Students hike across the University of Minnesota’s Washington Avenue bridge every day. It connects the east and west banks of campus, and for most it’s just a way to get to class. But for Scott McGlasson, the bridge is the place he had his epiphany: he should make furniture.
“I was an English major and hadn’t a clue about furniture construction,” McGlasson said. “I’m not sure what brought it about, but I had this very naive and romantic notion of spending my life in a dusty wood shop.”
Nearly 10 years passed after his epiphany on the bridge, but it never left his mind. He finished his English degree and ended up teaching at the Minneapolis Community and Technical College. When the school offered free classes to employees, McGlasson took them up on their offer. He learned woodworking and cabinetry in the school’s wood shop and eventually set up his own studio in St. Paul. Now his two-and-a-half-person operation can barely keep up with the orders flowing in for benches, desks, coffee tables and credenzas.
McGlasson’s work is a study in how opposites can complement each other: He mixes modern flair with old-world joinery and clean lines with rough elements. He works with American hardwoods and his handiwork has found a home in houses and offices across the country, from American Public Media to Wieden + Kennedy. All his leftover wood scraps end up in the sauna of his cabin up North. That’s Minnesota sustainability at its finest.
Check out a sample of McGlasson’s design portfolio, with notes from the designer himself.
An Easy Chair
“I’m a utilitarian. All of my pieces start from a basic need, such as something a client wants or more often, something we need at home. For instance, my Easy Chair came about because the back fell off of an Eames molded plywood lounge chair that was in our living room. I made a replacement and it turned out well— the chair is now part of my line.”
Versatile Side Tables
“I’m a minimalist at heart and I’m drawn to very simple forms. I [also] have a close relationship with the materials I use. A lot of the lumber I harvest myself. I love the knots, burls and natural distressing that occurs where limbs come together. When I get lumber back from the mill I often know exactly what it will be used for. So you might find, for instance in my TC15 side table (above), a simple box form hemming in a little craziness of the natural world.”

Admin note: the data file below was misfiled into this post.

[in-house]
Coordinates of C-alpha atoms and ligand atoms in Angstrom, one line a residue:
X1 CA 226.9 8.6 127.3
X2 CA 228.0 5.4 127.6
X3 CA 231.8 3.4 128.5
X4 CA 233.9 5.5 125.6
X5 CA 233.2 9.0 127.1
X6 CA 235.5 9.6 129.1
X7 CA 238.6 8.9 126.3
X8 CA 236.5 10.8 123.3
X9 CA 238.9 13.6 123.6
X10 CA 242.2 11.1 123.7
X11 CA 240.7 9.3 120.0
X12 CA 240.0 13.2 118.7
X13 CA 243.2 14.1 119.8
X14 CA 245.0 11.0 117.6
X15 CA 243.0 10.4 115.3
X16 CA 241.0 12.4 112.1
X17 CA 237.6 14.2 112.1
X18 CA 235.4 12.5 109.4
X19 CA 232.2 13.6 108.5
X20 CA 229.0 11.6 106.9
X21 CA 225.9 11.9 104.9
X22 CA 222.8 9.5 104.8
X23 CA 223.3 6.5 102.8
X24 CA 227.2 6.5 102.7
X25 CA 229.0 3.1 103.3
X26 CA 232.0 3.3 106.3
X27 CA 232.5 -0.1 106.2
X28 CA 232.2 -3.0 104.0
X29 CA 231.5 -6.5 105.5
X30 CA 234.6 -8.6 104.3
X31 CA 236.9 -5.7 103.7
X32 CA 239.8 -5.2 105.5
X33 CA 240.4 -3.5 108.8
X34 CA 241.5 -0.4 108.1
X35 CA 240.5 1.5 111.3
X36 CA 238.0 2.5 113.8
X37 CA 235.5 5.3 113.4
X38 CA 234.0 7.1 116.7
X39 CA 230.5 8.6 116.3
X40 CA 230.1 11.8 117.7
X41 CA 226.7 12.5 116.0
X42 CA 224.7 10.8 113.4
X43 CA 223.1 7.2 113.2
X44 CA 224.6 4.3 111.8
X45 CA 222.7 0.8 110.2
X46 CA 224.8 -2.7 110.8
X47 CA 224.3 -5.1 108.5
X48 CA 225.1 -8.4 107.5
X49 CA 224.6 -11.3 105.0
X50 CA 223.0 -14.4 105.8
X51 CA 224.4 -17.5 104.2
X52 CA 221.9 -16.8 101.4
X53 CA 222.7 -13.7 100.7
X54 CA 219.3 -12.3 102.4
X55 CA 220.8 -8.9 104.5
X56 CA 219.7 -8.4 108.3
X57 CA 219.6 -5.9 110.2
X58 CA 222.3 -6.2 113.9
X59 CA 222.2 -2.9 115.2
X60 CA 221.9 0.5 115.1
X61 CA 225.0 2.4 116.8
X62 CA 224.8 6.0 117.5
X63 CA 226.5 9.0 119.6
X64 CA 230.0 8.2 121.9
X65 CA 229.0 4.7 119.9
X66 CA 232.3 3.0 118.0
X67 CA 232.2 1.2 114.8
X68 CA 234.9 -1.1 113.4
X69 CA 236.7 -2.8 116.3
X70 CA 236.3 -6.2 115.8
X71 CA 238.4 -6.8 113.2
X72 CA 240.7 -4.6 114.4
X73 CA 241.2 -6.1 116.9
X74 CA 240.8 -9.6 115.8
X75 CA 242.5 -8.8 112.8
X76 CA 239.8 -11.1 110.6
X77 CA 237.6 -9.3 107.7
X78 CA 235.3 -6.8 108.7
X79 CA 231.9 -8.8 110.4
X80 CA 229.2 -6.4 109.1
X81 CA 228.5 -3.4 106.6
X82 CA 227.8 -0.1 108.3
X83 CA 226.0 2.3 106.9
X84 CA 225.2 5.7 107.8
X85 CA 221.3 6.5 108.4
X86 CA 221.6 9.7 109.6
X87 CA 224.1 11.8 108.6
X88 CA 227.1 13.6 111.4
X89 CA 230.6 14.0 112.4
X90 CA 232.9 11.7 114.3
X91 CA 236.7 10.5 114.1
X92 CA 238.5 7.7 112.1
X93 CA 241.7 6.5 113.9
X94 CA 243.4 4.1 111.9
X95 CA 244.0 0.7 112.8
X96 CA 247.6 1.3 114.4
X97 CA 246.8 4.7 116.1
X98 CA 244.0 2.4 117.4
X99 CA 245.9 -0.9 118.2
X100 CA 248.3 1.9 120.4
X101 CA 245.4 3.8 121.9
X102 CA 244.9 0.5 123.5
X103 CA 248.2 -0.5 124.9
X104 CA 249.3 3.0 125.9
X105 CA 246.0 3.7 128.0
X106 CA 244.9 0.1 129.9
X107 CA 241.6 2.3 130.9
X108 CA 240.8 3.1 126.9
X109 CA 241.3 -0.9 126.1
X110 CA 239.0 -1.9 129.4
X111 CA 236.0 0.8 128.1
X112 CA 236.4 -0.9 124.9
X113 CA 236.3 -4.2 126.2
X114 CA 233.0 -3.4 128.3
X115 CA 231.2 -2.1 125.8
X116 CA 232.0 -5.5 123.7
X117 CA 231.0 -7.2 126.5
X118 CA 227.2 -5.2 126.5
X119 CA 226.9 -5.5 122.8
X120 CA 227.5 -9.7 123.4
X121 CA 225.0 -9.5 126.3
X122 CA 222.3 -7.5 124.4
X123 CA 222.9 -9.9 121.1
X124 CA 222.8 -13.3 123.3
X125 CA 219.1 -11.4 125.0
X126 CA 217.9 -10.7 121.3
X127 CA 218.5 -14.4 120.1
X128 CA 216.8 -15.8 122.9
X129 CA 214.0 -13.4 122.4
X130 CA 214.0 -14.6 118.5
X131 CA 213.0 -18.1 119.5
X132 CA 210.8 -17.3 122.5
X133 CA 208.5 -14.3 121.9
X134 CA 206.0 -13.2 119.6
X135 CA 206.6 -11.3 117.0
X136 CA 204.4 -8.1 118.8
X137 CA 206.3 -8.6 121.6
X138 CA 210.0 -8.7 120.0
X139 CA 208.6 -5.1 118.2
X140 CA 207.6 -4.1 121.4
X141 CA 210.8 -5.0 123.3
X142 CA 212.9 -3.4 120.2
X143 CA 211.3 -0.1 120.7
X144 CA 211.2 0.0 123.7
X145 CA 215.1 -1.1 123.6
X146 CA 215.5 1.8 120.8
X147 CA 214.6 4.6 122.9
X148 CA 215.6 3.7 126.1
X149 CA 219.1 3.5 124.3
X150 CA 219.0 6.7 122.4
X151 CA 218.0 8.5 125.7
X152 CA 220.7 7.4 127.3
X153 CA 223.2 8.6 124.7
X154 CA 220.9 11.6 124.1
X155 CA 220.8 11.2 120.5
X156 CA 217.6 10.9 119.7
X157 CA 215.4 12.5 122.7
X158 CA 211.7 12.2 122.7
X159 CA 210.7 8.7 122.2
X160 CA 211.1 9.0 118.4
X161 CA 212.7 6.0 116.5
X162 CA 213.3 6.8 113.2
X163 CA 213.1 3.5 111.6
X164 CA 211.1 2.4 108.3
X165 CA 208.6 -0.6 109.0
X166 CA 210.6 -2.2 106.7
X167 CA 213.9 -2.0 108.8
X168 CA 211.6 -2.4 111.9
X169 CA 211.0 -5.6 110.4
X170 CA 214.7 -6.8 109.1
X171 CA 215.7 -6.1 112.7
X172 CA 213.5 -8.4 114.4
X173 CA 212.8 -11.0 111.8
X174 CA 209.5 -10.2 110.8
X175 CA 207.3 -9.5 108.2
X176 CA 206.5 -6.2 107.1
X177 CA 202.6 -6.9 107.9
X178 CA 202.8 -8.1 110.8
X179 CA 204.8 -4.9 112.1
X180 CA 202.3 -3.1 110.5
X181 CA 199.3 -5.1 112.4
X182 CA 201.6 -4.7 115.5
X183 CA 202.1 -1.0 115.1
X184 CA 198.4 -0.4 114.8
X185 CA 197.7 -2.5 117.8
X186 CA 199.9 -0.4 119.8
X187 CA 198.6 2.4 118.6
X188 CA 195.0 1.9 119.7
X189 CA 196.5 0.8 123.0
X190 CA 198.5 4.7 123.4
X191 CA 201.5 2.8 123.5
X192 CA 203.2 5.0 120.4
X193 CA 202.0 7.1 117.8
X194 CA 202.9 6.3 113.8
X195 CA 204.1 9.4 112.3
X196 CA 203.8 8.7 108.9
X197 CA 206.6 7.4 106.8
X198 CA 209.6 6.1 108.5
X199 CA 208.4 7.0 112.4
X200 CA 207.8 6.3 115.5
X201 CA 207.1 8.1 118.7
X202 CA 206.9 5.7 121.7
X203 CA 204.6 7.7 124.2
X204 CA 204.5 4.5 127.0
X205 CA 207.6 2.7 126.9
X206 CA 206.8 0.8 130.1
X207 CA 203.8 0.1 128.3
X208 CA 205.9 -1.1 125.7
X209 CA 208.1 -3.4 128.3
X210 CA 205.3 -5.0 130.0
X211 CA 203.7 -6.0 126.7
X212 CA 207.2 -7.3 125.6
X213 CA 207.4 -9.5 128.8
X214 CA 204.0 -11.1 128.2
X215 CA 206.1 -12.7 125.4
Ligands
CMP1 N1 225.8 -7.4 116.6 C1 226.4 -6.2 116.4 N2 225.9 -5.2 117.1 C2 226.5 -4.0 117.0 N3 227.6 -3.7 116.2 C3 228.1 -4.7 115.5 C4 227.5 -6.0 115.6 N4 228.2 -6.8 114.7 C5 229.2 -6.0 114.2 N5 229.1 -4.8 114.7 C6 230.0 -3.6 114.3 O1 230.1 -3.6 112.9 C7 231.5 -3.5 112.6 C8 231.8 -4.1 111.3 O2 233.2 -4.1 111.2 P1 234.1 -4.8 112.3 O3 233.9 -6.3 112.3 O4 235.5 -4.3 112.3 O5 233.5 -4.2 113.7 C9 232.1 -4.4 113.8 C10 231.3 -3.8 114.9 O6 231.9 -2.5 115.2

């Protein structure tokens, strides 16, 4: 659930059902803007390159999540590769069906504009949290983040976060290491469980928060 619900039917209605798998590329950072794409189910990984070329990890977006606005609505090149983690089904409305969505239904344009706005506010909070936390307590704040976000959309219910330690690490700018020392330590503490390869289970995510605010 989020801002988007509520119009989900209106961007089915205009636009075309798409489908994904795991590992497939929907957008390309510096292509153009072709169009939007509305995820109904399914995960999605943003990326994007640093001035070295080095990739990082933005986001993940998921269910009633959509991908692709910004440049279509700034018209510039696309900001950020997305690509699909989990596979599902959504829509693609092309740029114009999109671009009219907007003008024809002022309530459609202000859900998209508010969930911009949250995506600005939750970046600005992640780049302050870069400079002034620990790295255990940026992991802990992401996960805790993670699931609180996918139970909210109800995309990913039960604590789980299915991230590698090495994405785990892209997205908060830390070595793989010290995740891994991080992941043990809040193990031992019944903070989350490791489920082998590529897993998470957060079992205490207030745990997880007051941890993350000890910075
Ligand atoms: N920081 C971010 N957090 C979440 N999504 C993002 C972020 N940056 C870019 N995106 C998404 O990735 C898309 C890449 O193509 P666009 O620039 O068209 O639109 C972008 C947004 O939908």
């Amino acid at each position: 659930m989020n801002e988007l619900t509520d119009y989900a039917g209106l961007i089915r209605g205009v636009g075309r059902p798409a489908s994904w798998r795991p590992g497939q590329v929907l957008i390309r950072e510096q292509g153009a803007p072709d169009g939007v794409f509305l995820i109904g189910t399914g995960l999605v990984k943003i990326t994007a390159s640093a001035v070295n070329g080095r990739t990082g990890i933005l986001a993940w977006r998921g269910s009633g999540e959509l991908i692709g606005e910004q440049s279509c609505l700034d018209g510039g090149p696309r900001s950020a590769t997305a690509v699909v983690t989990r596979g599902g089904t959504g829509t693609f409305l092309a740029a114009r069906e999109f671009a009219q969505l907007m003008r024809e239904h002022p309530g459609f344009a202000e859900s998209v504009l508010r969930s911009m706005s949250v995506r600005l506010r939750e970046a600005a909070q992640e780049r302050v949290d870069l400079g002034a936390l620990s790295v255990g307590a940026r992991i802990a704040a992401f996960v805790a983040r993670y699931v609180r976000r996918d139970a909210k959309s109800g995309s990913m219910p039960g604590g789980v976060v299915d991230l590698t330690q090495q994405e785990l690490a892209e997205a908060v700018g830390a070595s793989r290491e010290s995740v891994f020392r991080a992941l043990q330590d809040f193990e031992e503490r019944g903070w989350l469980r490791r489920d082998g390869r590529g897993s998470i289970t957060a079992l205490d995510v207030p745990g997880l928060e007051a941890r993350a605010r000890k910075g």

“The lathe is very important and there is a turned element in most pieces. It came very naturally to me. Learning to turn has been transformative for my work. “
“Before the lathe everything tended to be linear; with the lathe it’s round or cylindrical. It’s very simple – you mount a wood form between two axises and spin it at high velocity, removing material with sharp cutting instruments along a fixed tool rest. I make everything from chair legs, lamp parts and stool bodies, to entire side tables. I like to push what I can do with it – mounting large, glued-up forms and seeing what transpires.”
“I love [these]. They are very personal to me. They’re all over my house and there’s a couple up at my cabin. All of my friends have them. It’s like a pet that doesn’t need to be fed.”
“The stool is based on a standard three-legged milking stool but with exaggerated proportions. Everything is round and soft. When I first made it I wanted an upholstered accessory for the top. I had my upholsterer make a couple of padded leather cushions that weren’t quite right. Then I ran into Deborah from Star Thrower Farm at the Mill City Farmers’ Market where I set up shop a few times during the summer. She has the biggest herd of Icelandic sheep in the country. They get everything from these animals – milk, cheese, wool, chops and the most amazing pelts. I knew as soon as I saw them that they would make a perfect accessory.”
“There is often a mixture of disparate elements — rough with smooth, old-timey with modern, beautiful hardwoods matched with bold colors or even plastic laminate. The pieces are simple but I’ll use a subtle detail or grace note to set them off.”
“I’m not afraid of colors at all. Blues are my favorite — from Yves Klein blue to my custom-mixed midnight blue.”
“I’ve got energy to burn when it comes to making furniture. Maybe because it was a second career for me and I didn’t find it until my early 30s, I feel like I’m just getting going. I’ve become almost monomaniacal about it. When I’m not at my shop I’m obsessing about a design. I have a very supportive family, but once in a while my wife will call me and say, ‘Okay honey, it’s time to come home now.’”